Many antibiotics can cause mild diarrhea. If your child develops diarrhea, please check with your doctor. Often it is better to finish off the antibiotic than to change medications. You can keep up with your baby’s liquid needs using an oral rehydration solution like Pedialyte® or Infalyte®. Antibiotics can also make children likely to get a diaper rash with yeast. If you see a diaper rash developing, please check with your doctor. Our article on Diaper Rash may be helpful.

Dangerous Middle Ear Infection Symptoms

Most middle ear infections begin to clear up within 2 – 3 days of starting treatment, and are completely gone by 7 – 10 days. The fever is usually better after the first 48 hours. In a small number of cases ear infections can get worse, or can be hiding some other more serious condition. Here are a few things to look out for:

  • Fever that lasts more than 48 hours after starting antibiotics
  • Fever that comes back after being gone for at least 48 hours
  • New pain or pain that lasts more than 2-3 days after starting medicine
  • Extreme sleepiness (lethargy) or irritability (worse than just fussy)
  • Redness or swelling around the ear or the back of the head
  • Difficulty swallowing
  • Worsening cough or trouble breathing
  • Stiff neck, or crying when light shines in the eyes
  • Vomiting without diarrhea
  • Ear drainage (this may be normal, but your doctor should know about it and you should not put drops in the ear until you have spoken with your doctor)

If any of these occur, please be sure to call your doctor’s office right away. If your child or infant is difficult to awaken or seems unconscious, go directly to the emergency room.

Other points of concern

Children who have more than one ear infection in a year probably just have bad luck, but some may have minor problems with their immune systems. Your doctor may want to do some blood tests if your child seems exceptionally prone to infections. In some children, large tonsils and adenoids (lymph glands in the nose and throat) can block the Eustachian tube and cause ear infections. If your child snores or often has nasal congestion, please check with your doctor about your child’s tonsils. Please avoid “bottle propping,” that is, letting the baby fall asleep on his or her back with a bottle propped in the mouth. This can allow liquid to enter the Eustachian tube and cause infections. It is also bad for the baby’s teeth.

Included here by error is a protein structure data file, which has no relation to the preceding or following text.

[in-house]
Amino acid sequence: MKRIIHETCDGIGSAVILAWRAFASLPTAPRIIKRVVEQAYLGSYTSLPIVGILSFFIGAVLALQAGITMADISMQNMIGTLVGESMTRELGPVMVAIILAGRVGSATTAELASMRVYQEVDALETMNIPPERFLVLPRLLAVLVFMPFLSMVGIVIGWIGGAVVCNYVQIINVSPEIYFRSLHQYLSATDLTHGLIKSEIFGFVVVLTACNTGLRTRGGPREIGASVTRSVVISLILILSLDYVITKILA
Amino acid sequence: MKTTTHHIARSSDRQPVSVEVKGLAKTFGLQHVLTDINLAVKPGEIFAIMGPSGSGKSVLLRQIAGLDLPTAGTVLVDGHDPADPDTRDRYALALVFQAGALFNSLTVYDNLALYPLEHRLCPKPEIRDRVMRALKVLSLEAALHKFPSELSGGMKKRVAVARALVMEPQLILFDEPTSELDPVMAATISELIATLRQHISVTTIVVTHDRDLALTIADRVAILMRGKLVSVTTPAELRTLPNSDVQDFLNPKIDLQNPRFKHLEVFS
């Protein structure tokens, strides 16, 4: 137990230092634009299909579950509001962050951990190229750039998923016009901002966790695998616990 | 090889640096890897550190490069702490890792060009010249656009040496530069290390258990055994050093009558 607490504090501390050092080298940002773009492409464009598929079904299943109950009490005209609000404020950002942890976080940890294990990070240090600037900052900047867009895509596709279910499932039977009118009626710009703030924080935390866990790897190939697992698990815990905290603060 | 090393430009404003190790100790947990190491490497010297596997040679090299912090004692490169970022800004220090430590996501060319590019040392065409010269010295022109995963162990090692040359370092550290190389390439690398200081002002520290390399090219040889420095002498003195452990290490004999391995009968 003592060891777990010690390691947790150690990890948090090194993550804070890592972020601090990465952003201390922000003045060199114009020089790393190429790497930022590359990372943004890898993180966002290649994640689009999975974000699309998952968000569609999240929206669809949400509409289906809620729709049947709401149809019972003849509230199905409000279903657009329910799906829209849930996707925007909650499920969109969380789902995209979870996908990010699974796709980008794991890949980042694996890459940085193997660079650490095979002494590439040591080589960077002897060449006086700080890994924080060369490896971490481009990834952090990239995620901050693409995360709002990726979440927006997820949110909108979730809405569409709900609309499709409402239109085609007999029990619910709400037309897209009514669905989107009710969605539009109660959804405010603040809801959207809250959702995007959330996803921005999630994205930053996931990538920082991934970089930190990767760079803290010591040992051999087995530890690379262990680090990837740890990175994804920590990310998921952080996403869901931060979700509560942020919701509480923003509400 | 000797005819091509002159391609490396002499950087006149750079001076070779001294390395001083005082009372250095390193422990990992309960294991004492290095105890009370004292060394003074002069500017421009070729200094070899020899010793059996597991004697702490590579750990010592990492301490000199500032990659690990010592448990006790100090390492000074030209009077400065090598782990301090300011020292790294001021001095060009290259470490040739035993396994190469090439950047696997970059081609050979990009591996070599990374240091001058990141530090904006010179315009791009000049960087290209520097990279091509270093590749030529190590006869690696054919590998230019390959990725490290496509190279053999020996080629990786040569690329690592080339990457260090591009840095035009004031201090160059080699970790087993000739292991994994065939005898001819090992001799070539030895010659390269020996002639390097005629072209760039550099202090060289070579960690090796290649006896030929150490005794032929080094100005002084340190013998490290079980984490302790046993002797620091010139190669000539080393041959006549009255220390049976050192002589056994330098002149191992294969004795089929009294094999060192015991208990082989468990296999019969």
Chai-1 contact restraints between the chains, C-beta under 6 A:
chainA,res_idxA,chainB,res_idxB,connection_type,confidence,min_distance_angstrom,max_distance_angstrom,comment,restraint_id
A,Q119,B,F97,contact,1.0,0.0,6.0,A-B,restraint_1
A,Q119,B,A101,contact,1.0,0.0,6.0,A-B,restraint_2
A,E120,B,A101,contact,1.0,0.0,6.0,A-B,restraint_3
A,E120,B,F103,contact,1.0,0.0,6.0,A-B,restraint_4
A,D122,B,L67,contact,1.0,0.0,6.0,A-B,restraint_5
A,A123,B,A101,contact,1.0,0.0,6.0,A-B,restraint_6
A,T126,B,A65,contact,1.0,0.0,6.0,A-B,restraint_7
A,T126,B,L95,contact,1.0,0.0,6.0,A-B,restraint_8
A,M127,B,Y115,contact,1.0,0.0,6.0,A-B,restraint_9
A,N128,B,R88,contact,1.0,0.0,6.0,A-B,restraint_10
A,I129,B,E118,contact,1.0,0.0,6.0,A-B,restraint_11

If your child continues to have infections, your doctor may recommend removing the tonsils and adenoids, or placing tiny tubes through the eardrum to ventilate the middle ear. Some doctors recommend both procedures. The tubes allow air to flow in and out of the middle ear. This prevents the changes of pressure that cause fluid to accumulate. Many people (including some doctors) think that these tubes work by draining fluid from the ears. This is not true – they should prevent the fluid from developing in the first place. This means that if your child with tubes has fluid or pus draining from the ear, the tube is not working, and your child probably has an ear infection. Please call your doctor if this happens.

Children who have multiple ear infections should have close follow up for hearing and speech development. Hearing is important by itself, and children who don’t hear well as infants can develop speech impairments later in childhood. Your doctor will advise you about the best times to test your infant or child’s hearing.

Other Conditions that Might Be Present with a Middle Ear Infection

Most ear infections happen in children with a respiratory infection like a cold or the flu. Some children may develop more serious infections such as pneumonia. In very severe (and unusual) cases, children can develop dangerous infections like meningitis, a bacterial infection of the brain and spinal cord. Please read over the list of things to look out for, above, to be sure you’ll recognize signs of a serious infection.

Not all children with ear pain have infections. Toddlers often put small objects into their ears. These can cause pain or irritation. If you think there’s something in your child’s ear, please don’t try to remove it yourself. This is very uncomfortable for the child and can cause damage. It is best to call your doctor and arrange a time for your child to see an ear, nose, and throat specialist who can easily remove the object with special equipment. Most objects in the ear canal, if they aren’t causing severe pain, are not emergencies. A trip to the emergency room for removal can be frustrating for everyone, so it’s best to avoid it. The one exception is if the object is a piece of vegetable matter that can swell. These kinds of objects can be harder to remove a few days later.

Swimmer’s ear, or “otitis externa,” can also be a cause of ear pain, especially in active children. You can read our care Instruction on Swimmer’s Ear here. About 10 percent of children who complain of ear pain wind up not having any condition that a doctor can diagnose. This can be frustrating but will pass with time.